We’re only two months down the line, and already only the most staunchest of staunch unionists have had to concede that Scotland will get more powers, regardless of the referendum result.

        1. longshanker says:

          We’ll have to agree to disagree on this. At the moment, until the referendum consultation is over, it can only be conjecture.
          On the other hand, if you look at the Jim Sillars (Holyrood) attack on this site, you would have to wonder why he’s making it if Salmond really is so committed to the Independence only stance.

          One thing that has particularly impressed me about Salmond is the way he has kept the rest of the party on board and singing in tune.

          SIllars tirade is definitely the first shot of potentially fractious in-fighting within the SNP.

          Devo-Max or whatever it will be called, provides the only viable alternative, at this moment in time, to a ditherer like me.

          An Ipsos-MORI poll published recently backs up that a Devo-Max (whatever) option is more in tune with a sizably majorative chunk of the Scots electorate.

          The Electoral Reform Society are behind it. As far as I know they don’t have an axe to grind other than fulfilling the needs of the electorate.

          Look at Boris Jonson. Quite recently he unequivocally rejected the assertion that he wanted to be Prime Minister. Did you believe him? I didn’t.

      2. Doug Daniel says:

        Obviously I mean “all BUT the most staunchest of staunch unionists” there…

      3. Doug Daniel says:

        Well, as Dave says below, Sillars is very much an outsider within the SNP (I’m not even sure if he’s still a member or not – I assume not since his wife was expelled, but I can’t find details anywhere on the internet). Sillars holds considerably less sway in the SNP than George Galloway did in his last days in Labour, and as he and his wife are already high-profile critics of Slamond and current SNP policy, it’s not exactly earth-shattering when they disagree with something. One thing it is not a sign of is the beginnings of cracks in the SNP.

        As for Boris Johnson, what does he stand for? He’s a man bred for power, and that’s it. But people join the SNP for one purpose, and it’s not power. Certainly not those who have been campaigning for independence as long as he has.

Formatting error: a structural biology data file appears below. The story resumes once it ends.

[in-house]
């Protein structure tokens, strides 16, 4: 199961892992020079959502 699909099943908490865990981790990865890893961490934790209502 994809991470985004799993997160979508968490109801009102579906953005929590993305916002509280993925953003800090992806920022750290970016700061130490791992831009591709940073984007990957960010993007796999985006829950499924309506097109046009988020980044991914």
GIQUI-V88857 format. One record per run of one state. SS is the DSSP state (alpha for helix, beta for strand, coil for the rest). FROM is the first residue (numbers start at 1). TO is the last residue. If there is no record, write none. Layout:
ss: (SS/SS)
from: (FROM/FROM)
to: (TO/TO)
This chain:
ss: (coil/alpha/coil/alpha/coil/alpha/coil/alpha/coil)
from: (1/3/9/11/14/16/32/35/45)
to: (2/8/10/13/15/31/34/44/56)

Anyway, devo max – there are several good critiques of devo max on this site and elsewhere (I may have writen one or two myself), but the main problem with it is it is undeliverable. See, you say it’s a viable alternative, but it’s not really viable at all, because Westminster simply won’t allow it. It won’t appear on the ballot, because there will be no cheerleader for it. So you’ll be faced with the choice of independence (which by 2014 will be fleshed out in such detail that no one will be able to accuse it of being “uncelar” what it means), or voting for the union and hoping that they devolve things a bit more, with absolutely no guarantee. So yes, devo max currently has popular support; but when the referendum comes, people will have to decide what looks more like devo max – independence, or the status quo.

        1. longshanker says:

          Just a shorty.

          What I meant regarding ‘viable alternative’ is based on game theory and the prisoner’s dilemma;
          keep schtum, shop the other guy, or admit guilt.
          The DSE (dominant strategy equilibrium) is shop the other guy. How viable Devo Max in action would be, I honestly don’t know. In my eyes it doesn’t seem anywhere near as bad as the other two potential outcomes and that’s why I see it as the only viable alternative.

          The SNP is too broad a church for Sillars proclamations not to have some sort of resonance. It’s probably why he wrote what he did. Small acorns, mighty oaks etc.

          Agree to disagree. Alex Salmond is the closest Scotland has to a consummate politician. Like all politicians of his status their prime motivation is power and power to change. They all believe they are changing things for the better. Salmond’s no different in that context.